Annual Bell-ringing on September 5 at 3:47 pm Marks 104th Anniversary of Portsmouth Peace Treaty

Portsmouth NH (August 22, 2009) – On September 5, 1905 at 3:47 pm, the bells of Portsmouth rang in celebration of the signing of the Portsmouth Peace Treaty. Signaled from the Portsmouth Naval Shipyard where the negotiations and the Treaty signing took place, the bells expressed the joy of the local community who had taken personal interest in the world event happening in their hometown, and reverberated around the world as relief that what historians would later call “World War Zero” had ended the bloody conflict between Russia and Japan. President Theodore Roosevelt, who invited the warring nations to the negotiating table and chose Portsmouth, New Hampshire for its secure Shipyard and welcoming citizens as the venue, would win the Nobel Peace Prize for the back-channel diplomacy he had orchestrated from Sagamore Hill.

That bell-ringing is re-enacted each year in celebration of the Portsmouth Peace Treaty anniversary and the role local citizens had in making a difference to the proceedings in 1905.

On Saturday, September 5, 2009 an official US Navy salute on the Shipyard mall, followed by a 3:47 pm blast on the Portsmouth Naval Shipyard whistle, will serve as the signal for the bells of Portsmouth and Eliot to ring.

The bell-ringing is organized by the Portsmouth Peace Treaty Forum with local churches and schools who participate in the bell-ringing each year. Last year the list included:

  • First Congregational Church of Eliot (1361 State Road, Rev. David Avery)
  • First Methodist Church of Portsmouth (129 Miller Avenue, Rev. Deborah Shipp)
  • Unitarian Universalist Church (South Church, 292 State St., Rev. Roberta Finkelstein)
  • Middle Street Baptist Church, (18 Court Street, Rev. Vivan Martindale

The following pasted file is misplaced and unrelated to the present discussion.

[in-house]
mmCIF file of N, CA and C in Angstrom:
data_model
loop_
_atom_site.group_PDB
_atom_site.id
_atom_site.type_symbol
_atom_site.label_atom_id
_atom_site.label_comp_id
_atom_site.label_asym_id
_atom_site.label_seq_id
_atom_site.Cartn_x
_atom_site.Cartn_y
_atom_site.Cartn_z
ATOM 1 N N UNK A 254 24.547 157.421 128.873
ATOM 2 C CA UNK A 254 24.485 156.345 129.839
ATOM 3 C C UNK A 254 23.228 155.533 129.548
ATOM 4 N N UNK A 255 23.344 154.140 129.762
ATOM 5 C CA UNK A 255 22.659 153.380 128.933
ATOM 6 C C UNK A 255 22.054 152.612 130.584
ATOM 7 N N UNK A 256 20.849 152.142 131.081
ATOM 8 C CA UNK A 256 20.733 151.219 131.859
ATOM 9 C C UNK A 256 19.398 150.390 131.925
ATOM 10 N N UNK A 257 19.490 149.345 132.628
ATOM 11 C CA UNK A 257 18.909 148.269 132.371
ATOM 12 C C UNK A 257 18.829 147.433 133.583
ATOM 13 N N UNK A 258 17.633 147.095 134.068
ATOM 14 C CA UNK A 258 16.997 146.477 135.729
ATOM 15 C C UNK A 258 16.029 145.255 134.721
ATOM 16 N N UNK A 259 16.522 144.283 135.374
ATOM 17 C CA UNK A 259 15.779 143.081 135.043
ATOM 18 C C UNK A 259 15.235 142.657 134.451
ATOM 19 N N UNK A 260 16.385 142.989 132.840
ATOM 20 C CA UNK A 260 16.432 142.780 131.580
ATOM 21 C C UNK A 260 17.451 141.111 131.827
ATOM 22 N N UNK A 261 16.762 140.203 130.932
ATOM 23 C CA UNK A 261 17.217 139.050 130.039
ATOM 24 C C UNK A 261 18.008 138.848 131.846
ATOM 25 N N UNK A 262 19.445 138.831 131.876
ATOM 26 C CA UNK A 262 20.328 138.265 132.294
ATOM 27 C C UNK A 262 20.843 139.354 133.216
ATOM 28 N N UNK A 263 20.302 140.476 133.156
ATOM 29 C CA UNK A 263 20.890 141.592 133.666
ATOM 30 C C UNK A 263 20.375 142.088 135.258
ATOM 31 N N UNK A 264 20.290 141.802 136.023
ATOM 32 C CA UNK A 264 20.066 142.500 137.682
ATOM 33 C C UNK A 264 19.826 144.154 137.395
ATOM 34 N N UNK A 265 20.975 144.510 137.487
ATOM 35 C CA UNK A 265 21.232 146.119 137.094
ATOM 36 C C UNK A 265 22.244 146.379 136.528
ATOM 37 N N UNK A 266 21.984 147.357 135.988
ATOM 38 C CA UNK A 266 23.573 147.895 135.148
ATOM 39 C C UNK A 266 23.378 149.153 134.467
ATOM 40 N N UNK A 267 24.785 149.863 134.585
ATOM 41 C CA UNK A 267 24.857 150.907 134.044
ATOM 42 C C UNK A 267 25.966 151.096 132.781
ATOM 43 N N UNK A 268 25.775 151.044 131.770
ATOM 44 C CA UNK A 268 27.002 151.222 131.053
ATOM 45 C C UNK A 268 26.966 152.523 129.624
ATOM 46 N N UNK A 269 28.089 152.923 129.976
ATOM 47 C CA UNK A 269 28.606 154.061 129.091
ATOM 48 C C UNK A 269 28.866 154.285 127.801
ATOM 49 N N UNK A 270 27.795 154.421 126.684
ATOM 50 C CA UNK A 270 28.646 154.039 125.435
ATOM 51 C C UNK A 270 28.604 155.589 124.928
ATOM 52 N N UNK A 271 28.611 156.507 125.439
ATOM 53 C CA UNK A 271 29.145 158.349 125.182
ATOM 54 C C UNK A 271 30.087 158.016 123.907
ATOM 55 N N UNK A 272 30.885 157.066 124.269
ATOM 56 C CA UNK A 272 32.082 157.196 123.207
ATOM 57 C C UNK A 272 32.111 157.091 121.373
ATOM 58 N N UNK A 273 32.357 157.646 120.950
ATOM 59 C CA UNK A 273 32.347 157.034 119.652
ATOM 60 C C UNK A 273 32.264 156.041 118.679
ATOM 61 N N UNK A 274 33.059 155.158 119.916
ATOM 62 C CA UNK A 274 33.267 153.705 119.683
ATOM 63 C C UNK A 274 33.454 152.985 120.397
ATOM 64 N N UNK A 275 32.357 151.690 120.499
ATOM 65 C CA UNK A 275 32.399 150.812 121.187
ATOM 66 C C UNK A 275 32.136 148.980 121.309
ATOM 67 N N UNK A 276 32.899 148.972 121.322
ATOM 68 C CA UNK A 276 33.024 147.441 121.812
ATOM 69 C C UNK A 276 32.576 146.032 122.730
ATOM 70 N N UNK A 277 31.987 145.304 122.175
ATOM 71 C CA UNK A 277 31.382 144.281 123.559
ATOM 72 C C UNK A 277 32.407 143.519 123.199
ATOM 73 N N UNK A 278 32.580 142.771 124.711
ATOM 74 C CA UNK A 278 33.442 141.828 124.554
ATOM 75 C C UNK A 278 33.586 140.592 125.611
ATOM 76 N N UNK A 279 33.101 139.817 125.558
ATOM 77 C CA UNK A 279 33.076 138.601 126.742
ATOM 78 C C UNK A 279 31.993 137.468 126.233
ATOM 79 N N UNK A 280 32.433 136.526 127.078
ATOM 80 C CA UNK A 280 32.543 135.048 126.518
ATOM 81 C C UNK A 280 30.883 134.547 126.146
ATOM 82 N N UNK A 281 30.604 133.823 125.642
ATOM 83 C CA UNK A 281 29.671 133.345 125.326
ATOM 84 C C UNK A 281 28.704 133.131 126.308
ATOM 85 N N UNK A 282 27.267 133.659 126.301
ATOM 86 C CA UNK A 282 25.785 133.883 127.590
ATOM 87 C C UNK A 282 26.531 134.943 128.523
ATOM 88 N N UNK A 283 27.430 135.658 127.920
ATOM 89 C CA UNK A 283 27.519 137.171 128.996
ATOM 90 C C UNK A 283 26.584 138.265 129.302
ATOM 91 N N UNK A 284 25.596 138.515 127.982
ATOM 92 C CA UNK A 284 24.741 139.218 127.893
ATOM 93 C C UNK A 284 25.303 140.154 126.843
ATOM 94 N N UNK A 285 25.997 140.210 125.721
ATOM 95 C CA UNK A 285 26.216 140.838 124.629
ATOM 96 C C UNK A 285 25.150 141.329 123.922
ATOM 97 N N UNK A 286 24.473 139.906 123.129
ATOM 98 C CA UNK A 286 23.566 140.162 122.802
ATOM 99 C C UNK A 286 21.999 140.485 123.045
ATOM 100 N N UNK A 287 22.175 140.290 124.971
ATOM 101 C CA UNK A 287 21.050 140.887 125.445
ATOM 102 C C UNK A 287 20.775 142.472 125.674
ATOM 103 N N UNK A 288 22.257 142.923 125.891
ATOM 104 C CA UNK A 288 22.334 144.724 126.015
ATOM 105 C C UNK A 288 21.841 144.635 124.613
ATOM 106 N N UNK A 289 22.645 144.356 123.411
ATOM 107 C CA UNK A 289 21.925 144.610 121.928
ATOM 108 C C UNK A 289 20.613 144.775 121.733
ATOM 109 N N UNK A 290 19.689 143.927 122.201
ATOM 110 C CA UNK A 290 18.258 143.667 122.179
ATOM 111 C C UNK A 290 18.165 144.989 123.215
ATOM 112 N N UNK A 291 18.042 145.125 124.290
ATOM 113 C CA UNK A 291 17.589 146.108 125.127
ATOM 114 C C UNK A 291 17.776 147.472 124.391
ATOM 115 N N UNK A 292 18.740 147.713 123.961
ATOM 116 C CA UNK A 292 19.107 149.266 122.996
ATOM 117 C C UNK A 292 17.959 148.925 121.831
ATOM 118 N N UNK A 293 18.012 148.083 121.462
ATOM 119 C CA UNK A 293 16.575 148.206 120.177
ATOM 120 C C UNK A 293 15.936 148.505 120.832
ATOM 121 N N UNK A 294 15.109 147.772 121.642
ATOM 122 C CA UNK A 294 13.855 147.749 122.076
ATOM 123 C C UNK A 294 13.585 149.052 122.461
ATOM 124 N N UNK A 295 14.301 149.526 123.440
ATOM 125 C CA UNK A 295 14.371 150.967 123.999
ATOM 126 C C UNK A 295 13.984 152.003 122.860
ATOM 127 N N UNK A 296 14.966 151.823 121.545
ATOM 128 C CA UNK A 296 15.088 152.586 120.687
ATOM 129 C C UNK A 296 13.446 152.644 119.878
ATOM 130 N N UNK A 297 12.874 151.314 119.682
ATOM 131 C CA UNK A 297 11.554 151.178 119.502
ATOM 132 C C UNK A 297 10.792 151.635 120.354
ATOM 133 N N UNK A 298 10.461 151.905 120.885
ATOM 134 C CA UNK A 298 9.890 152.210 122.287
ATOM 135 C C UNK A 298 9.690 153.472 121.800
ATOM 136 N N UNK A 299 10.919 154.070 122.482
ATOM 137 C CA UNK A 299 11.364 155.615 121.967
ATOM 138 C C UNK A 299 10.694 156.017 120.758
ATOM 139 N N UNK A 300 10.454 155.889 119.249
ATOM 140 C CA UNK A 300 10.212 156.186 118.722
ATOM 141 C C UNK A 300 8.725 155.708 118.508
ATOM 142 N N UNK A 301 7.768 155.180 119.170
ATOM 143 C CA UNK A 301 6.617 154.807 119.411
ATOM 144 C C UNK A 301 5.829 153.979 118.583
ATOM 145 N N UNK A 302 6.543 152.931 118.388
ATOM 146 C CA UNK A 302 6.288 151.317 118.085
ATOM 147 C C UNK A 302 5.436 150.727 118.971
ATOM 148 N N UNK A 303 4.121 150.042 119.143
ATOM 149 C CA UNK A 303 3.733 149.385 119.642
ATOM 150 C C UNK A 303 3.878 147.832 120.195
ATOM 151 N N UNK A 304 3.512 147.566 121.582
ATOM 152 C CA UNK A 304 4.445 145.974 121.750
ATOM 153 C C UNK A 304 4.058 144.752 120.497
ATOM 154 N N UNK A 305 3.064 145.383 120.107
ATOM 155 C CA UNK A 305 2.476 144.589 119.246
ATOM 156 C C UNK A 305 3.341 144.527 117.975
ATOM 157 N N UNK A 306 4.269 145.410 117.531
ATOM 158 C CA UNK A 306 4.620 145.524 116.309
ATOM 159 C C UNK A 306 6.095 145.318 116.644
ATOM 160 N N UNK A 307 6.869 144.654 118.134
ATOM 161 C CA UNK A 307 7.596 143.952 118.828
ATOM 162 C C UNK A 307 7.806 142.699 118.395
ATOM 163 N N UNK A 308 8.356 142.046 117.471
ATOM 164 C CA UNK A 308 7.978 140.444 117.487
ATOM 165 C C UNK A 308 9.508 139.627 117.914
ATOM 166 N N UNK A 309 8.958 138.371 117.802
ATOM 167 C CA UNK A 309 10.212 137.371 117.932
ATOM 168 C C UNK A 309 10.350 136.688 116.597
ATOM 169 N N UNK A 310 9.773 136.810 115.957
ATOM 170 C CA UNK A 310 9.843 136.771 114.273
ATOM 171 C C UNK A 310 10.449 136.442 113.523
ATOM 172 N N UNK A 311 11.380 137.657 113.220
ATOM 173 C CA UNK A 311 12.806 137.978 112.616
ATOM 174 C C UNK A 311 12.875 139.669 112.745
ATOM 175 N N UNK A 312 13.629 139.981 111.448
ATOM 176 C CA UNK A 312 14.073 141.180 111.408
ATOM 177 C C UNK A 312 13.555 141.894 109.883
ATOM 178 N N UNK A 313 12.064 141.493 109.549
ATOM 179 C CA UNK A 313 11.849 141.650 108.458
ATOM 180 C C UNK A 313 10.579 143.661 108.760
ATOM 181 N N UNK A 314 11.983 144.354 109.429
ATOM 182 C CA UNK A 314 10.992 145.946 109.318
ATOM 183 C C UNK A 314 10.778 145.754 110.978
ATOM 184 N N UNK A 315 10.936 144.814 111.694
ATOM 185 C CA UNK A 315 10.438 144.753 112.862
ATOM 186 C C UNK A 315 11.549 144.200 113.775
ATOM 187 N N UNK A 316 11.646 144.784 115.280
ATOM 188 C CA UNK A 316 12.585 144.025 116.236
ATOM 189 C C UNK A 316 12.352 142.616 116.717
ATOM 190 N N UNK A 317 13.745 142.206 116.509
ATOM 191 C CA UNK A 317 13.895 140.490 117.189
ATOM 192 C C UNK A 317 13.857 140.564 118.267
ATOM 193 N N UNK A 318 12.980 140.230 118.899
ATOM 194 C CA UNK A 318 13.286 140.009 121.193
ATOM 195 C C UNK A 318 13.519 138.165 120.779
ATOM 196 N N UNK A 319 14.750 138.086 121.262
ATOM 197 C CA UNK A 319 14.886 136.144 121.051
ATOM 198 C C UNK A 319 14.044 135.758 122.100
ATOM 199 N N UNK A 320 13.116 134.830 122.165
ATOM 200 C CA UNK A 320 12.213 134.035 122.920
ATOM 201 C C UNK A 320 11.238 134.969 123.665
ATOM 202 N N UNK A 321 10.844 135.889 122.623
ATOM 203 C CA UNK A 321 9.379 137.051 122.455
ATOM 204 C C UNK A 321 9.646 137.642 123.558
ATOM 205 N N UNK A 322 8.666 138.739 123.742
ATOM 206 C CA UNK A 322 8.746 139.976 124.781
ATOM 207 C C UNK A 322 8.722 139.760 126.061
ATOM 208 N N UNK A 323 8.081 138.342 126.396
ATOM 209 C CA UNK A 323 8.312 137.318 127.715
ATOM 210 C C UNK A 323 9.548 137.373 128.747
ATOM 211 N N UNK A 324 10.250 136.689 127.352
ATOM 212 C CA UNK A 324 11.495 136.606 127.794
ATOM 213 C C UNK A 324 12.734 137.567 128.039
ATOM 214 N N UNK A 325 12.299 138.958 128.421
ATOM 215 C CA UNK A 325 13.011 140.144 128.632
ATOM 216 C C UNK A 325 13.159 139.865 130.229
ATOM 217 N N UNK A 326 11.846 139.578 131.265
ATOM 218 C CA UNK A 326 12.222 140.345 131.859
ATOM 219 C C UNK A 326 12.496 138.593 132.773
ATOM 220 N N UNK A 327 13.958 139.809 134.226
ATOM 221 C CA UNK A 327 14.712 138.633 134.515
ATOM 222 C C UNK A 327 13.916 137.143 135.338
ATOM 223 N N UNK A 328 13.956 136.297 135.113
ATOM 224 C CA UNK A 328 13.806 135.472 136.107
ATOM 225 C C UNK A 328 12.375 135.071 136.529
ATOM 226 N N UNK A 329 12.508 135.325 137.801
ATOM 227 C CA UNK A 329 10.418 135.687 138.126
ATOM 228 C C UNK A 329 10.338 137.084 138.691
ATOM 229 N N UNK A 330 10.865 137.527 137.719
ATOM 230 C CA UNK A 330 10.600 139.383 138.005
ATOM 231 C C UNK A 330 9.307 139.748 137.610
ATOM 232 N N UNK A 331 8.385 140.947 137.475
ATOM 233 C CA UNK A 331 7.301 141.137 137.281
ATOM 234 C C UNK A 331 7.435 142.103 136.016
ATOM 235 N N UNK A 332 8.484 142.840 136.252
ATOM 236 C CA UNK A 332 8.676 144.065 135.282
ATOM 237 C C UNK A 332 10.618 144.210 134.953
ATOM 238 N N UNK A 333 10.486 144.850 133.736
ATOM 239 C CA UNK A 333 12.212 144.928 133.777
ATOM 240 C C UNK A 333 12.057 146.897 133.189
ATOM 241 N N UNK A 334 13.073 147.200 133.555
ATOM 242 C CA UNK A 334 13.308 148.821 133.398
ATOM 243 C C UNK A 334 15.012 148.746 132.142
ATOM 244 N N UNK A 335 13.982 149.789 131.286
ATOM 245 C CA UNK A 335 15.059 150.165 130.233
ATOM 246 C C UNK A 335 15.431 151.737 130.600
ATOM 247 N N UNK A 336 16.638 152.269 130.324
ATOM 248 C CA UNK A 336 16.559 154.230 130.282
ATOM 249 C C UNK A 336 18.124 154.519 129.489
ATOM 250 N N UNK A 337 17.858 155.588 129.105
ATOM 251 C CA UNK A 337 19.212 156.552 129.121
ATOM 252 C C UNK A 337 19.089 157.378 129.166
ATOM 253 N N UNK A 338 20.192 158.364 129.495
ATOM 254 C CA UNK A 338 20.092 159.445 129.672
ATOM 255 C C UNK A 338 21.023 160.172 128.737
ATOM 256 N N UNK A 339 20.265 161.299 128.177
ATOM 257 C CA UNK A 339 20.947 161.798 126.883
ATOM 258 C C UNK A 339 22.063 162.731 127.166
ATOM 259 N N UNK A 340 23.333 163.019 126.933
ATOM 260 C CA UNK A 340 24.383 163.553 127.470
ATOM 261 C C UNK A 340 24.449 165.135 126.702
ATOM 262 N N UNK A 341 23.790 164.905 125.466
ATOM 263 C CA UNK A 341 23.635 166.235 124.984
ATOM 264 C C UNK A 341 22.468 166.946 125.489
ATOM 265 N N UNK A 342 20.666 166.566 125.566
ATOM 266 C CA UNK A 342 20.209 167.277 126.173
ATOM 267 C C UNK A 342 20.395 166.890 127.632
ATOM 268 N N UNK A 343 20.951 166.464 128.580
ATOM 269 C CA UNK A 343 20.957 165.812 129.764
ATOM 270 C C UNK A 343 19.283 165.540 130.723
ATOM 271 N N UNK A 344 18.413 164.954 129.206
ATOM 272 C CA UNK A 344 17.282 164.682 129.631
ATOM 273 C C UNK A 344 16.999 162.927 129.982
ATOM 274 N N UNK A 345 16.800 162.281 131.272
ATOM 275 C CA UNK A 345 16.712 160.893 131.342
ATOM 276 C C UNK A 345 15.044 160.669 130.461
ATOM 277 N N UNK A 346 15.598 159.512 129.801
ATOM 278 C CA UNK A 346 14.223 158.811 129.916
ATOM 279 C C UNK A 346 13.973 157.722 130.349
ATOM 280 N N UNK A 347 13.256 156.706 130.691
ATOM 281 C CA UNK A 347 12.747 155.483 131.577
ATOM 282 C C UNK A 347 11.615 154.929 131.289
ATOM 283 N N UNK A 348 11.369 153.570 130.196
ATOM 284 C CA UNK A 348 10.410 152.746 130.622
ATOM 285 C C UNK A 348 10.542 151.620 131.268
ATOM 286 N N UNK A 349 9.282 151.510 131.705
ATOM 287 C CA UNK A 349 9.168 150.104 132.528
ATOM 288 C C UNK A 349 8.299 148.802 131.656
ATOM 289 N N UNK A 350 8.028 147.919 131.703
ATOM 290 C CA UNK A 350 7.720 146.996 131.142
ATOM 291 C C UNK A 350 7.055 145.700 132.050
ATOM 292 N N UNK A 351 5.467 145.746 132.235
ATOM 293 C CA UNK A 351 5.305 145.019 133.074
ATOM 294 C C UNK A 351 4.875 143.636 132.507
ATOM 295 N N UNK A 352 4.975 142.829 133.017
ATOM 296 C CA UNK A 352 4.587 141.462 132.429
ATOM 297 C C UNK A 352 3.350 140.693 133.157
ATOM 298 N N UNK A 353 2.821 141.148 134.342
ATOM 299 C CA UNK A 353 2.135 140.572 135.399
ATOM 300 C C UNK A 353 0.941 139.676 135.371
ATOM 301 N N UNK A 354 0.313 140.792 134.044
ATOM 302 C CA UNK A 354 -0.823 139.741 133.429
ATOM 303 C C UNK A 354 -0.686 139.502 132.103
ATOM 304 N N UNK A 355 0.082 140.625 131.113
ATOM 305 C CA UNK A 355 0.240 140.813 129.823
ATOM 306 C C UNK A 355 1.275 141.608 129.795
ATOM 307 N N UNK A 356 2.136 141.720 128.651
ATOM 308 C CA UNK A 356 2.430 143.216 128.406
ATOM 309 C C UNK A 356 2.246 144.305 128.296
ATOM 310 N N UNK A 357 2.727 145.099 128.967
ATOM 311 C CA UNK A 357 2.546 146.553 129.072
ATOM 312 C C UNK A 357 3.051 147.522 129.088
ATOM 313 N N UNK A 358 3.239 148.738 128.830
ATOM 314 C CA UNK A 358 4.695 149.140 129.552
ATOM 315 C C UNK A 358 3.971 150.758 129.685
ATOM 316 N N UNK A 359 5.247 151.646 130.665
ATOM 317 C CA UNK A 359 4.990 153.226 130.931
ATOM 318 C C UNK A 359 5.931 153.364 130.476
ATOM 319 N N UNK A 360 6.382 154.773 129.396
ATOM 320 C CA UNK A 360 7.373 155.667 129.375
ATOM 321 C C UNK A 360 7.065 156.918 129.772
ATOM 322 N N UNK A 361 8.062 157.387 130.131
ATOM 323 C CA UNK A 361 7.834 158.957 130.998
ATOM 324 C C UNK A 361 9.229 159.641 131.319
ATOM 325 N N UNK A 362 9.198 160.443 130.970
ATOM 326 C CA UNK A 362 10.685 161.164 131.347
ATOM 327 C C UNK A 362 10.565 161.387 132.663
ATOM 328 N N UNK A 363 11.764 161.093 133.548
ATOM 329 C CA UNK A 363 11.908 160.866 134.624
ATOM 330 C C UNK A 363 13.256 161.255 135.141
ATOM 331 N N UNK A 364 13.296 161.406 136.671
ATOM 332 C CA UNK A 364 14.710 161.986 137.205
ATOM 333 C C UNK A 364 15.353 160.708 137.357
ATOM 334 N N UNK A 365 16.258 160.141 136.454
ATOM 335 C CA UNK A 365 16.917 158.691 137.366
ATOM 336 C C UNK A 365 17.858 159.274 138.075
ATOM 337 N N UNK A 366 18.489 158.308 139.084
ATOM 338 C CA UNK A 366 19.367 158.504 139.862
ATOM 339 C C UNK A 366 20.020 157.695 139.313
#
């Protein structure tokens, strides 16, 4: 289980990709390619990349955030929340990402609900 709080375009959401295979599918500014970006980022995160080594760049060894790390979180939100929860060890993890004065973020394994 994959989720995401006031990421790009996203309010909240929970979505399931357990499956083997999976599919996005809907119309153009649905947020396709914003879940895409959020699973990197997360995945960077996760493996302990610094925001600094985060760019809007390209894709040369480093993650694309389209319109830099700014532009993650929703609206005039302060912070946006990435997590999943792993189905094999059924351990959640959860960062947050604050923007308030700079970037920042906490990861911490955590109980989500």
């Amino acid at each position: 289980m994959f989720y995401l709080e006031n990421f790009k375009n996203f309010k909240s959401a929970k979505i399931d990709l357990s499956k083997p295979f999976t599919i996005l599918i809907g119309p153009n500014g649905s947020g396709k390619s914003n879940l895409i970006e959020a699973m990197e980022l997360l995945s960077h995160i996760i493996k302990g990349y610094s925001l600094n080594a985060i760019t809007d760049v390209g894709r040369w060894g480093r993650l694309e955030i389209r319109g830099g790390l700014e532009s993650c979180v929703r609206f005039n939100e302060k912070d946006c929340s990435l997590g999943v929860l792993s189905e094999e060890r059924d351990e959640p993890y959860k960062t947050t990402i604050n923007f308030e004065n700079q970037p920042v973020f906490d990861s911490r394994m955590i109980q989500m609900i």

• North Congregational Church (Market Square, Rev. Dawn Shippee)
  • St. John’s Episcopal Church (101 Chapel Street, Rev. Robert Stevens)
  • Portsmouth Public Schools (Dr. Robert Lister, Superintendent)

Those who would like more information about joining the bell-ringing salute should call Suzanne Moulton at 603-436-4010.

On Sunday, September 6th, Green Acre Baha’i School will raise the Peace Flag, with a presentation by “Sarah Farmer” (Dr. the school’s founder in 1894. Green Acre’s role in the peace process and the Treaty summer will be remembered with a special program on the grounds, starting at 2 pm.

Other commemorative Portsmouth Peace Treaty Forum events in September include:

  • “The Peace of Portsmouth” A Pontine Community Theatre Workshop based on the original play Pontine created from actual newspaper accounts of the Treaty summer of 1905. The six-week series of lessons in performance and stagecraft takes place on Tuesdays, September 15 through October 20 (5:45-7:30 pm) at West End Studio Theatre, 959 Islington Street, Portsmouth. No experience necessary and open to all, the workshop is especially good for teachers of world history looking for creative ways to incorporate "World War Zero" and turn of the century international relations in their classrooms. The workshop will conclude with a public performance (reading from the script and using original props created for the play in 2005) of “The Peace of Portsmouth” on October 25th at the Discover Portsmouth Center. Fee to participate in all 6 workshops is $45. Contact Pontine at 603-436-0666 or